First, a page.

Cercocarpus betuloides. MOUNTAIN MAHOGANY.
ROSACEAE (Rose family)


Calfornia native shrub or small tree has reddish wood, and in the summer showy seeds with long, feathery plumes. Some people detect a wintergreen odor from the crushed leaves. A few mountain mahogany grow among shrubbery south of Ventura Hall (left of the driveway), where several other California natives have been planted including Rhus ovata and Arbutus menziesii. Mountain mahogany is widespread and locally abundant at Stanford University's Jasper Ridge Biological Preserve. More information about Jasper Ridge's flora and plant communities.

Jasper Ridge Biological Preserve, located on 1200 acres of Stanford land about 3 miles from the center of campus, is of particular interest to plant enthusiasts. The natural flora of the area can be visited and appreciated. Native shrubs, wildflowers, ferns, and grasses are of special interest; docents will show them to you and provide trail guides and maps. As for trees, many of those on Jasper Ridge grow on campus, either as original inhabitants or as transplants. As an additional experience, you can see them in their native state and in their own plant communities (call 650.327.2277 to arrange a tour).

Jasper Ridge is bracketed on the north by San Francisquito Creek, which eventually empties into San Francisco Bay. Near the east side is Los Trancos Creek, which runs alongside Alpine Road and joins San Francisquito Creek where Piers Lane meets Alpine Road. Separating the ridge from the Santa Cruz Mountains on the southwest side is the San Andreas Fault (Portola Road) and Corte Madera Creek, which runs into Searsville Lake.

As a geological entity Jasper Ridge has the peculiarity of differing from its surroundings by a narrow outcropping of serpentine that slices across the preserve and is exposed to view on the approach via Escobar Road, Portola Valley. Associated with the serpentine are other Franciscan rocks including graywacke, greenstone (altered basalt not the greenish serpentine), and cherts. The latter are familiar in the residential area and greenbelt as cherry- to fist-sized, somewhat rounded, stones in various shades of red and yellow; they surface when residents dig into the black campus adobe. Jasper Ridge was named for our red cherts. (Of the 12 semiprecious stones that adorned the square breast plate of Aaron, the one in the bottom left hand corner was a jasper.) Stone similar to the serpentine from Jasper Ridge was used for the circular walls at the eastern corners of Skilling Auditorium and on the steps leading down to the north from the Mitchell Building.

The plant community supported by the soils derived from the serpentine is the home of creatures, notably butterflies, that can live only in association with that community. Thus we have geological districts that are in effect islands that imprison these butterflies. As with the analogous Galápagos Islands, life forms have taken paths that have been of significance to observational studies of evolution, as Charles Darwin originally noted when he voyaged on the Beagle to the Galápagos. When William H. Brewer surveyed California in the 1860s the native grasses were already under pressure from wild oats and other introduced grasses from the Mediterranean region, but on Jasper Ridge many natives have managed to survive for study, though admittedly heavily outnumbered by nonnatives measured by coverage or biomass.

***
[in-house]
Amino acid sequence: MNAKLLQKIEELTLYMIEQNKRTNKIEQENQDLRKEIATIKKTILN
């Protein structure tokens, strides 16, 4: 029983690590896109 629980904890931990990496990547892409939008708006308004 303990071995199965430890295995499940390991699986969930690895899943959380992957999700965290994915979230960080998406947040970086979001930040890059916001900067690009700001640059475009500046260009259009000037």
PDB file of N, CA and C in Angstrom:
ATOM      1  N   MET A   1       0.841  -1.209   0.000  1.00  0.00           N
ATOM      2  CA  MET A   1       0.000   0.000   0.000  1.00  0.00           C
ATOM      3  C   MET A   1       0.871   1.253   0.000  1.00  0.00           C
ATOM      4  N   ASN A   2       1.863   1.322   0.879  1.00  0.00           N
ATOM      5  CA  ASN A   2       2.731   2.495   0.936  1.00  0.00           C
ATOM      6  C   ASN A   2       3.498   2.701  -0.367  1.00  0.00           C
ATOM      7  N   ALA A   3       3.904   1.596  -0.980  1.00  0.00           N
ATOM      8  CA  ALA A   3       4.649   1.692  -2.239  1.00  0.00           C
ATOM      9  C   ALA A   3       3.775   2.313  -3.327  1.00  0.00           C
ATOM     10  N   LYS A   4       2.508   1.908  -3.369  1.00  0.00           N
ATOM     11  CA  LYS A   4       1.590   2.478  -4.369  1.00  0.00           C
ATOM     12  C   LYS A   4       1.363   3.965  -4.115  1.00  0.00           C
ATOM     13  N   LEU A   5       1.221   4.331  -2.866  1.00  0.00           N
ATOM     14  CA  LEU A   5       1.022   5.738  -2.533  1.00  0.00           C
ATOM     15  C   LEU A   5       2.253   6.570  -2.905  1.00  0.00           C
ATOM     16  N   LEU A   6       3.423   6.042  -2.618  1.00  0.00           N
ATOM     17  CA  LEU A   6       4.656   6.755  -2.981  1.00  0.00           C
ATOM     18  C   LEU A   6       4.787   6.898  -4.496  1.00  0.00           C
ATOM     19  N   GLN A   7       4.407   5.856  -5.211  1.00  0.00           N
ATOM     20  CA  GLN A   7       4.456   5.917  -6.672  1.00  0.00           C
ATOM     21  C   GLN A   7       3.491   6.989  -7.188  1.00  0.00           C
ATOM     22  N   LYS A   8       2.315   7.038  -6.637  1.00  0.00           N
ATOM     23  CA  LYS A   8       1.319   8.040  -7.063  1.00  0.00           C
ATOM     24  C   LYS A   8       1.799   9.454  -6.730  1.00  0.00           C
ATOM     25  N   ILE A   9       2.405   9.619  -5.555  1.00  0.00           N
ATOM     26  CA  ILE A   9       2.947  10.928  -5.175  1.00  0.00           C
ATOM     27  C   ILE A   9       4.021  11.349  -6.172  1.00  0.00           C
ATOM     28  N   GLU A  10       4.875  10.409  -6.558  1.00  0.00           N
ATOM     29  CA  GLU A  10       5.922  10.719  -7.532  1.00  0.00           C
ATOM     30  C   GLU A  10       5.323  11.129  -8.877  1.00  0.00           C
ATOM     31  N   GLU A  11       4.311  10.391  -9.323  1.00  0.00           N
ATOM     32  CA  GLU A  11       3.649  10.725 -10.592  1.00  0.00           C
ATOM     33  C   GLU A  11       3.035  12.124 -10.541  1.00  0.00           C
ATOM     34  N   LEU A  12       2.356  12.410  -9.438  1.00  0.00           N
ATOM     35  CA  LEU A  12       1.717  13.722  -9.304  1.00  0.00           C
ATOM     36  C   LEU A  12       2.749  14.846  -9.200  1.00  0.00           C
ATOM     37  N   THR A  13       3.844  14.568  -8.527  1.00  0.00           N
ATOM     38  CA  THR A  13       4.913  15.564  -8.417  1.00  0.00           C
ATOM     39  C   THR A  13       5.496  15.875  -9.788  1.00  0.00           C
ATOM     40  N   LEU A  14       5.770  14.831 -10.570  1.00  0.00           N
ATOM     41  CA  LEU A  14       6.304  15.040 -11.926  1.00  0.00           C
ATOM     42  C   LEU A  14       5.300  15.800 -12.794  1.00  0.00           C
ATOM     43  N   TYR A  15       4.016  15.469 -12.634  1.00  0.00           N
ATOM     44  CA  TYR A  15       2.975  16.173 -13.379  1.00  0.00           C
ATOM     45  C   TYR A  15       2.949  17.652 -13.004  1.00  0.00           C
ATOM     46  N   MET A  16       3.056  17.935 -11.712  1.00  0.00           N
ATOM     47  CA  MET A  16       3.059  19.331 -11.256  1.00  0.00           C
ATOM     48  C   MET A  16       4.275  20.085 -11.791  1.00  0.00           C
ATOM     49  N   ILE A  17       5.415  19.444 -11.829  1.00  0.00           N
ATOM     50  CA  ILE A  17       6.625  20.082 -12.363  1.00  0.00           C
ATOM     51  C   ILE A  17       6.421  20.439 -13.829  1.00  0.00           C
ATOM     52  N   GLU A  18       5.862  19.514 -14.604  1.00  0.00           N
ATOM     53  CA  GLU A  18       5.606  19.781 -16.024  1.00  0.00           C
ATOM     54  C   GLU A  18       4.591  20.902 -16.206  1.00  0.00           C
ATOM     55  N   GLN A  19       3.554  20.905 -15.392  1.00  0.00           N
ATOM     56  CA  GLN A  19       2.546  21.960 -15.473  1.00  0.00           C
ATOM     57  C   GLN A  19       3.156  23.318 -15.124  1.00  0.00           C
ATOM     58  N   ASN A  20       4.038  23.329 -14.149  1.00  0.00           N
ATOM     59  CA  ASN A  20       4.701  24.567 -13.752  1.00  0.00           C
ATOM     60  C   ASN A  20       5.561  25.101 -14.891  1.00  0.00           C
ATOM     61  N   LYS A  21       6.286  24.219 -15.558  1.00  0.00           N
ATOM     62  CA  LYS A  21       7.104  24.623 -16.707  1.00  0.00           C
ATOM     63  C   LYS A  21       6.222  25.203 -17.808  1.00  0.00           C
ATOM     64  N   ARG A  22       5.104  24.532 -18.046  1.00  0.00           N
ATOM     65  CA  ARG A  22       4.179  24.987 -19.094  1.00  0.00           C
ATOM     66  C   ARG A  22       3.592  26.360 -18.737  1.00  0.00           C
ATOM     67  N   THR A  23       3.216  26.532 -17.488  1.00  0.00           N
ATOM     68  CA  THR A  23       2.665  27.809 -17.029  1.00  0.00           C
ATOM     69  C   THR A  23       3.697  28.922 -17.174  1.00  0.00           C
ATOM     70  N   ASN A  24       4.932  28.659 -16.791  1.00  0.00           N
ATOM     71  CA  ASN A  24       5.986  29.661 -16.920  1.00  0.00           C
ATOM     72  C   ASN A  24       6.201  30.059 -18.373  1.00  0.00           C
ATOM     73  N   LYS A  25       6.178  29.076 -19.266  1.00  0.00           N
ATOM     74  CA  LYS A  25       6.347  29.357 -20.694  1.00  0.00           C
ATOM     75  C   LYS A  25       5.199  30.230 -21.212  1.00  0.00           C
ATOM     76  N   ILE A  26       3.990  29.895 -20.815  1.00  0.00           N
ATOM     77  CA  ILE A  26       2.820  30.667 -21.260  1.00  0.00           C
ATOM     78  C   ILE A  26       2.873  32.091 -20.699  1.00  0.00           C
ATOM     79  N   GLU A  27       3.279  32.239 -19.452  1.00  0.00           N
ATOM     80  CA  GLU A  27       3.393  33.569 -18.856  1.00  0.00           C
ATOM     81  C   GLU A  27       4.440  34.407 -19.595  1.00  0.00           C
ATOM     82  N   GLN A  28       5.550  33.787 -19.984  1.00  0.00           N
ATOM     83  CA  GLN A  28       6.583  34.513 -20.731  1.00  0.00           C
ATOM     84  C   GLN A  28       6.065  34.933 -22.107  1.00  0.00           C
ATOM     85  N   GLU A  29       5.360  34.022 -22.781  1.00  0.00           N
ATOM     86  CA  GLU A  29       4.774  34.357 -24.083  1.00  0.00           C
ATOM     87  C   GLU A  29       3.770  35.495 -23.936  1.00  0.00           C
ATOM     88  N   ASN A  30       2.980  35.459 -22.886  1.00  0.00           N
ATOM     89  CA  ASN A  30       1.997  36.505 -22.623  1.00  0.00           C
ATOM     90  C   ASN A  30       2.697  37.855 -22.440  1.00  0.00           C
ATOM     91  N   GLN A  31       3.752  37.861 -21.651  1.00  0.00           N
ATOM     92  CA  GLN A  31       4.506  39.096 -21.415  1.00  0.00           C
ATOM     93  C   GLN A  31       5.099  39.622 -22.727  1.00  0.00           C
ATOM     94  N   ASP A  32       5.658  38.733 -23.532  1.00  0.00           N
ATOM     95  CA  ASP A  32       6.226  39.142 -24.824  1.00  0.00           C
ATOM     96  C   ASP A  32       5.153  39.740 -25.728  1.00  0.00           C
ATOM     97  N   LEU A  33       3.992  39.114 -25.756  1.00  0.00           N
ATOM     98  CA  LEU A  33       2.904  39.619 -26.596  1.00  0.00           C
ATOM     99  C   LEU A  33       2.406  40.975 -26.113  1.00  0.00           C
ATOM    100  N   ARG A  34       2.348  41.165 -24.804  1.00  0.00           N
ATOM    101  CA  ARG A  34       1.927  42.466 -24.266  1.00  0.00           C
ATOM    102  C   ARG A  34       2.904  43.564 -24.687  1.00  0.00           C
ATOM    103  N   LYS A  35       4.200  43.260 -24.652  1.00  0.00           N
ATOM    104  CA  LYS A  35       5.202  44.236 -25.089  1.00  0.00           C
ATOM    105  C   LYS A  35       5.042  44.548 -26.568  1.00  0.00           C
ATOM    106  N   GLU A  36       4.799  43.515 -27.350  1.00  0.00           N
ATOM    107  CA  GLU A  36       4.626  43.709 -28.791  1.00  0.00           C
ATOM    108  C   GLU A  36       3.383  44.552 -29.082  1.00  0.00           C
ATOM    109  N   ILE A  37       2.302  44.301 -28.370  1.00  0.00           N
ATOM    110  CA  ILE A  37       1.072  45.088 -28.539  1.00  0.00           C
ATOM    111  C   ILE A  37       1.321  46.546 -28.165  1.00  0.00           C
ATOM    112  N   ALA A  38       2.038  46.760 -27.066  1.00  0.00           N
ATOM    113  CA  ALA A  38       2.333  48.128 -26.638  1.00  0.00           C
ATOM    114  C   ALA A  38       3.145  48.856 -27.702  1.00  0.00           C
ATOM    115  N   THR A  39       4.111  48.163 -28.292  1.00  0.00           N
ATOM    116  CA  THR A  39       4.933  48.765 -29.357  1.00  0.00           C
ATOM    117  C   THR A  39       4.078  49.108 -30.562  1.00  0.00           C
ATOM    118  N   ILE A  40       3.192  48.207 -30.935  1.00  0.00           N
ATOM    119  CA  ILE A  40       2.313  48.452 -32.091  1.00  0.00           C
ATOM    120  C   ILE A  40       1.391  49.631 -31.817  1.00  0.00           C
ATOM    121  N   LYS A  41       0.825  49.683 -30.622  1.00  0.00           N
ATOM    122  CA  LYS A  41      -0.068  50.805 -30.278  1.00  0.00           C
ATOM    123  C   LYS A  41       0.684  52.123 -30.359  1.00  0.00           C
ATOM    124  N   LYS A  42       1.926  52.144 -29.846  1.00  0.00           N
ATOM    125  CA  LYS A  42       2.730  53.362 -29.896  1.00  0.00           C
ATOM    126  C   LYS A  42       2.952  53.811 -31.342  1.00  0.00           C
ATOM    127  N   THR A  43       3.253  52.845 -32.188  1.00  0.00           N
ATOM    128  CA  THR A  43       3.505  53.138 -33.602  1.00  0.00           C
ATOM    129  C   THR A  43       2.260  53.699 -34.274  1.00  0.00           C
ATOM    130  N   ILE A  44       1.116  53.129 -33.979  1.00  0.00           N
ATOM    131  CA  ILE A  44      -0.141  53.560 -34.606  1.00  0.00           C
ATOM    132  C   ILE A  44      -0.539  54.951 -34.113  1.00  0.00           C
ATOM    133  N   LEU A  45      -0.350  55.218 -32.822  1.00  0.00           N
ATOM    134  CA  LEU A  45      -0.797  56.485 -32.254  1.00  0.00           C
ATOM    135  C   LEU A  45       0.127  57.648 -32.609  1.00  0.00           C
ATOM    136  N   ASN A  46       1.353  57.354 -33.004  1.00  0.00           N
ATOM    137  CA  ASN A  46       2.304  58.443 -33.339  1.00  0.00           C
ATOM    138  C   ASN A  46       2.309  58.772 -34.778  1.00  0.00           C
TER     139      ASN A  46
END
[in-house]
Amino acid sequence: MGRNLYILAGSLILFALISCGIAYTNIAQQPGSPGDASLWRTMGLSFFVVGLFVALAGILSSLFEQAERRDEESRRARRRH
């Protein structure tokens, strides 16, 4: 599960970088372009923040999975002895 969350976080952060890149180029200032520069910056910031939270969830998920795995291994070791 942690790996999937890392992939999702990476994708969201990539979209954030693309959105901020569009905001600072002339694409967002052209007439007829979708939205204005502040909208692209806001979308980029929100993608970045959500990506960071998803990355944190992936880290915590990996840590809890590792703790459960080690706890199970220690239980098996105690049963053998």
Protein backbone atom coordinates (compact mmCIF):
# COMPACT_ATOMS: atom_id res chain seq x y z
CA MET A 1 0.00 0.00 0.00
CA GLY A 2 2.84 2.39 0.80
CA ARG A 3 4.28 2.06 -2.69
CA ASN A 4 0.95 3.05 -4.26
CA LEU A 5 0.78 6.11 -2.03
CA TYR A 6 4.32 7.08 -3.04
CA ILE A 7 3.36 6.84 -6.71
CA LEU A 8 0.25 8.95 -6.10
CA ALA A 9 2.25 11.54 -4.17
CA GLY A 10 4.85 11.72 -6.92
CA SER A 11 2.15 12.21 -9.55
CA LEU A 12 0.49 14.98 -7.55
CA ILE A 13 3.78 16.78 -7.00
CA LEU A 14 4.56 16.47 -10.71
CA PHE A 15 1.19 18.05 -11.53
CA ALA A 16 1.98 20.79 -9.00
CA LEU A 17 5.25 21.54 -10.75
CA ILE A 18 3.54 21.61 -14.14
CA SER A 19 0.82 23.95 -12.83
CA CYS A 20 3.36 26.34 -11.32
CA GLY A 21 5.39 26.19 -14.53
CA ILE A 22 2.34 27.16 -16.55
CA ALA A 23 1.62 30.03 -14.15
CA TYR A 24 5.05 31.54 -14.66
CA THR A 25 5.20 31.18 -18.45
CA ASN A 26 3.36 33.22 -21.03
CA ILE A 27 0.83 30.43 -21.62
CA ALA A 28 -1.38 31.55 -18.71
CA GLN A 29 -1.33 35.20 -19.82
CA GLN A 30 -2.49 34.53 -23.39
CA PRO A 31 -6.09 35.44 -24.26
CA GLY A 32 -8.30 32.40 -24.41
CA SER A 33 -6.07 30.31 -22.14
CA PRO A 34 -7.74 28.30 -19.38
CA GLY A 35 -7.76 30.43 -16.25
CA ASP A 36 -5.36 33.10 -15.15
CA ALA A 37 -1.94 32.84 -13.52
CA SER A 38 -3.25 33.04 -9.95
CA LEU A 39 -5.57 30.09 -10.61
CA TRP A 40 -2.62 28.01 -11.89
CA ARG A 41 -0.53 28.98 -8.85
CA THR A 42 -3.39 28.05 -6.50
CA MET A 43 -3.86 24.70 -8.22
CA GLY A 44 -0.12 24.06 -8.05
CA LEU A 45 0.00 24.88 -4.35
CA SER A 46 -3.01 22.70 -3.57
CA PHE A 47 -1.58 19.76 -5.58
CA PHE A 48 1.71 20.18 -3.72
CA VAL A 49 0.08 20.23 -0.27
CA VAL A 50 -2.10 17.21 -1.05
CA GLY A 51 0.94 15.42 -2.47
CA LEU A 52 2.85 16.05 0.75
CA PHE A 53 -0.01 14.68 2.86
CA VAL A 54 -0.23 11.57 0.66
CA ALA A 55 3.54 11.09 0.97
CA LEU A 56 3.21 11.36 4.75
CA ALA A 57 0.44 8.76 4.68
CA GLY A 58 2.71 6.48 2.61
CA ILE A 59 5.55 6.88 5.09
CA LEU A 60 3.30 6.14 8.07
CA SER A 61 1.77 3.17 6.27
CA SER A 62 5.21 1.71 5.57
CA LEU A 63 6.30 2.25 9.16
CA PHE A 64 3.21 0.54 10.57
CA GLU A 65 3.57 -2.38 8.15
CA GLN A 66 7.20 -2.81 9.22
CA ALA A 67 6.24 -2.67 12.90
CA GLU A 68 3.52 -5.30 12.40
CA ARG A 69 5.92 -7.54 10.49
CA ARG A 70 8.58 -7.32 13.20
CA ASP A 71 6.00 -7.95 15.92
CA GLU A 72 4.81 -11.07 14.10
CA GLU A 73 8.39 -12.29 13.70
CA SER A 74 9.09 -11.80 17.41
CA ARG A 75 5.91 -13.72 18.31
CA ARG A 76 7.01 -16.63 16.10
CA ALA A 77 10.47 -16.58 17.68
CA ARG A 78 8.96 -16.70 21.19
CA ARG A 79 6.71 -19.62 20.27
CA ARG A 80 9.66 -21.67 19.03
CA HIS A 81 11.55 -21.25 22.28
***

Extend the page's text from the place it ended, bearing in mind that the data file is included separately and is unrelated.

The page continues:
The History of Jasper Ridge, by Dorothy Regnery, a 1991 centennial publication of the Stanford Historical Society, offers an account of the role played by Jasper Ridge in the development of this area since the earliest European settlers arrived in the 18th century. Outline of land uses.

Illus.: McMinn, Howard E. and Evelyn Maino. 1951. An illustrated manual of Pacific coast trees; with lists of trees recommended for various uses on the Pacific coast by H. W. Shepherd. 2d ed. Berkeley, Calif.: University of California Press.

California native trees, shrubs, and vines found at Jasper Ridge that have separate entries in the Encyclopedia include:

Acer macrophyllum (Bigleaf Maple) | Acer negundo californicum (Box Elder) | Aesculus californica (Buckeye) | Alnus rhombifolia (White Alder) | Arbutus menziesii (Madrone) | Baccharis pilularis (Coyote Bush) | Dirka occidentalis (Western Leatherwood) | Euonymous occidentalis (Western Burning Bush) | Garrya elliptica (Coast Silktassel) | Heteromeles arbutifolia (Toyon) | Juglans hindsii californica (California Black Walnut) | Pinus radiata (Monterey Pine)* | Populus balsamifera trichocarpa (Black Cottonwood) | Prunus ilicifolia (Holly-Leaf Cherry) | Pseudotsuga menziesii (Douglas Fir) | Quercus agrifolia (Coast Live Oak) | Quercus chrysolepis (Canyon Live Oak) | Quercus douglasii (Blue Oak) | Quercus kelloggii (California Black Oak) | Quercus lobata (Valley Oak) | Quercus wislizenii (Interior Live Oak) | Rhamnus californica (Coffeeberry) | Rhus integrifolia (Lemonade Berry)* | Salix exigua Narrow-leaved Willow) | Salix laevigata (Red Willow) | Salix lasiolepis (Arroyo Willow) | Salix lucida lasiandra (Yellow Willow) | Sambucus mexicana (Blue Elderberry) | Sequoia sempervirens (Coast Redwood) | Toxicodendron diversiloba (Poison Oak) | Umbellularia californica (California Bay)

* not native to site

Illustrations (links open new windows): Jasper Ridge plant photo archive http://www.flickr.com/search/?q=jrbp Cercocarpus betuloides


Name derivation, genus | species Cercocarpus: from the Greek kerkos, "tail," and karpos, "fruit," an allusion to the tail-shaped achene | birch-like leaves. California Plant Names: Latin and Greek Meanings and Derivations, Compiled by Michael L. Charters.

Related material: Field guide: Illustrated Field Guide to the Woody Plants of the Santa Cruz Mountains (2005), by Toni Corelli. Available from Toni Corelli.

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